Sen. Pat Toomey of Pennsylvania, the top Republican on the Banking Committee, has pressed Omarova, who grew up in the then-Soviet state of Kazakhstan, to release her undergraduate thesis on Karl Marx. Toomey said in a speech on the Senate floor earlier this month that he didn’t think he’d seen “a more radical choice for any regulatory spot in our federal government.”
“Where would a person even come up with these ideas? How does it even happen that it occurs to someone to think of these things?” he said. “Maybe a contributing factor could be if a person grew up in the former Soviet Union and went to Moscow State University and attended on a V.I. Lenin academic scholarship.”
Her defenders, including Brown, have criticized the move as an unfair effort to paint her as a communist, while Omarova herself recently suggested that some of the resistance to her might be motivated by racism. If confirmed, she would be the first permanent comptroller who is not a white man.
“I am an easy target: an immigrant, a woman, a minority,” Omarova told the Financial Times last week. She also said there was “no academic freedom” in the USSR, adding that her thesis was “a mandatory assigned topic.”
Asked by the FT if she thought some of the criticism of her was racist, Omarova said: “I think that is true.”
In the same interview, she said her grandmother had been orphaned by the government of Soviet leader Joseph Stalin, which “sent her entire family to Siberia and they died there.”
“Her family was destroyed because they were educated Kazakhs who didn’t join the party,” she added.
Toomey rejected the idea that Omarova's background was a factor in his opposition to her.
“That fact of her background has no bearing whatsoever on my judgment about how profoundly misguided the policies she has advocated are and it is perfectly appropriate for us to examine those policies,” he said at a recent hearing.
Before Joe Biden can fully pitch the public on his solutions to a lingering pandemic and economic rockiness, he’s got to finish the sale to his own party’s lawmakers.
As Democrats on Capitol Hill brace in anticipation of a brutal midterm, Biden is spending an extraordinary amount of time and political capital behind the scenes to convince them to rally around a common framework for social and climate spending. His congressional huddles have accelerated, from phone calls on the White House veranda to one-on-one and group meetings — including two high-stakes Tuesday sit downs with moderates and progressives. He’s dialing up old friends to take their temperature about how his presidency is really fairing far beyond the Beltway.
White House aides, in their own recent conversations with nervous allies, have repeatedly cited the flurry of presidential calls as a sign itself of Biden's commitment to getting the bills over the finish line, at times bristling at claims that he hasn't been involved enough.
But Biden’s hours and hours of meetings don’t just reflect the precarious moment in which his presidency finds itself. They underscore the heavy reliance his White House has placed on an inside game, rather than the bully pulpit, to dislodge recalcitrant holdouts and move their agenda.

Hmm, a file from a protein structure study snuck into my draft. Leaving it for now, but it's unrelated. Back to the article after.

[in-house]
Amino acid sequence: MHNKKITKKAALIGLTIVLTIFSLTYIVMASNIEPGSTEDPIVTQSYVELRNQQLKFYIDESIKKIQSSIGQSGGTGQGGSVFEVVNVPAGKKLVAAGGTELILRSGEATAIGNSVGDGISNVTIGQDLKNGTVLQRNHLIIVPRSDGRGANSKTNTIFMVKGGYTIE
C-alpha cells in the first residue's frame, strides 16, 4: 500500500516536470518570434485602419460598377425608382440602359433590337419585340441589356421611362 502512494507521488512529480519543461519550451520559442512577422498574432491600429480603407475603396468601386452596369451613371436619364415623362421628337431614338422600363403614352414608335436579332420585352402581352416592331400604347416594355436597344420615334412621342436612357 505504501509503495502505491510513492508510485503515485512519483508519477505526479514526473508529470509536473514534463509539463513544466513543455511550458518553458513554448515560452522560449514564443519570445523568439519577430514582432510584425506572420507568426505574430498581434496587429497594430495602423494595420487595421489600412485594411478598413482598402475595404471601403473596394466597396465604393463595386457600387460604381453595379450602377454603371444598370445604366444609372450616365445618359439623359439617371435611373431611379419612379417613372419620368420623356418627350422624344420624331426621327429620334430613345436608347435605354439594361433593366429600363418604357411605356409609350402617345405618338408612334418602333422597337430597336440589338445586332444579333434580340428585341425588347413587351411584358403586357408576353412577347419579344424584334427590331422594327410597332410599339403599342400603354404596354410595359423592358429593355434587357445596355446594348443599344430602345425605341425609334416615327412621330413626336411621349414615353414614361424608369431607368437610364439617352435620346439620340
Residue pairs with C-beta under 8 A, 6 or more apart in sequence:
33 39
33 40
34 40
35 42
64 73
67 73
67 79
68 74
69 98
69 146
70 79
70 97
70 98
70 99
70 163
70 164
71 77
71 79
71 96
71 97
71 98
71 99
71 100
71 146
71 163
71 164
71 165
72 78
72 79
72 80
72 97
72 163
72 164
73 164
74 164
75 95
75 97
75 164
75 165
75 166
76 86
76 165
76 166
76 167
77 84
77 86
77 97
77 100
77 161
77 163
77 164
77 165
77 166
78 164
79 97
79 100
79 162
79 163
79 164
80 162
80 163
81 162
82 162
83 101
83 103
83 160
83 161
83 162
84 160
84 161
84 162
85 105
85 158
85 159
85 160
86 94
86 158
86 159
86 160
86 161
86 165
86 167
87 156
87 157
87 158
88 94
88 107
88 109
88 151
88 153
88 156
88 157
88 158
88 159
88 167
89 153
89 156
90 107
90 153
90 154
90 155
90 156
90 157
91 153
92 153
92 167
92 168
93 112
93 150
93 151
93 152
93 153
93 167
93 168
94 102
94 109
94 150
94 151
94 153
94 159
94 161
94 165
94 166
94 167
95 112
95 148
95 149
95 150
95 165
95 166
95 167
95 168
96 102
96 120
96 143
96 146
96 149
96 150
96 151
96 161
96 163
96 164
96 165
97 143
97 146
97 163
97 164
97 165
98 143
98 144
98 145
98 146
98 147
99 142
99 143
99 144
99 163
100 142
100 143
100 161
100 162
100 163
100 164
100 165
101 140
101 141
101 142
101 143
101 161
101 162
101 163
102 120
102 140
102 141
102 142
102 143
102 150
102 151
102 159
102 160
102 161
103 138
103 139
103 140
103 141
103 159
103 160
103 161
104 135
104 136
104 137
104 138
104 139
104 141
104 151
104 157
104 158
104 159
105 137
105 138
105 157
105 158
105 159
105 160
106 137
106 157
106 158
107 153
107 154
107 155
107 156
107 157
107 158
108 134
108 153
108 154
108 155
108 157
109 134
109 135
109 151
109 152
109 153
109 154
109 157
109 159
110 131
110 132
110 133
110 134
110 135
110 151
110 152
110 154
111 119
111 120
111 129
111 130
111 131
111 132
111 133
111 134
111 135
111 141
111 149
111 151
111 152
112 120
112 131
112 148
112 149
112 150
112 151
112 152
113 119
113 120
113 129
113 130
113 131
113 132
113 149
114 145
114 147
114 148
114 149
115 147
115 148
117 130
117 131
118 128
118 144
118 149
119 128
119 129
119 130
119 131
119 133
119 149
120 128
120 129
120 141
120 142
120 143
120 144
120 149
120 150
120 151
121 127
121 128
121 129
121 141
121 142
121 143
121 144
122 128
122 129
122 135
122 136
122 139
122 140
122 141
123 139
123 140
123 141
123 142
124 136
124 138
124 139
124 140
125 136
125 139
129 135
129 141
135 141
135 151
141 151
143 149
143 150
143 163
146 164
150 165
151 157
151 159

"The president is a longtime policy guy and relationship guy. So he brings both kinds of skills to his work" to corral his party behind a trillion-dollar-plus package of progressive priorities, said Biden's former primary rival Sen. Elizabeth Warren (D-Mass.).
Warren acknowledged, however, that Biden's level of influence over Sens. Joe Manchin (D-W.Va.) and Kyrsten Sinema (D-Ariz.) — both of whom met with Biden on Tuesday — remains to be seen: "We'll know the answer to that when we make it across the finish line and assess what we’ve got."
Biden will also meet Tuesday afternoon with Sens. Jon Tester (D-Mont.), Catherine Cortez Masto (D-Nev.) and Mark Warner (D-Va.), along with House progressives and moderates.
“I’m going to be pushing the president to try to get it done from his side sooner rather than later,” Tester said ahead of the meeting. He added that Biden doesn’t necessarily have to be the one to close the deal but he “certainly is a big part of it.”
As Biden has worked on lawmakers in private — sometimes not putting a hard stop on his schedule so as not to stifle progress — he’s largely, though not entirely, resisted riskier public pressure campaigns that could backfire and are viewed as against his nature.
Often, Biden has had just a single public event each day. Occasionally, there’s been no public interfacing at all. Eight times since Labor Day, the daily guidance issued by the White House has included only private meetings with Biden.
A planned barnstorming of the country to sell the Build Back Better platform this summer was overshadowed by the chaotic U.S. withdrawal from Afghanistan. And congressional uncertainty amid infighting among Democrats on opposite poles of the party has overshadowed continuing trips by Cabinet officials and commandeered the media narrative in Washington.
While Biden has held public events around the agenda, he has not done a formal press interview on it since Labor Day.
That approach is starting to change as the party’s self-imposed Oct. 31 deadline for moving the infrastructure and reconciliation bill nears. On Wednesday, he will take a trip to his hometown of Scranton, Pa., to discuss the benefits of the legislative proposals, and on Thursday he will participate in a town hall broadcast on CNN.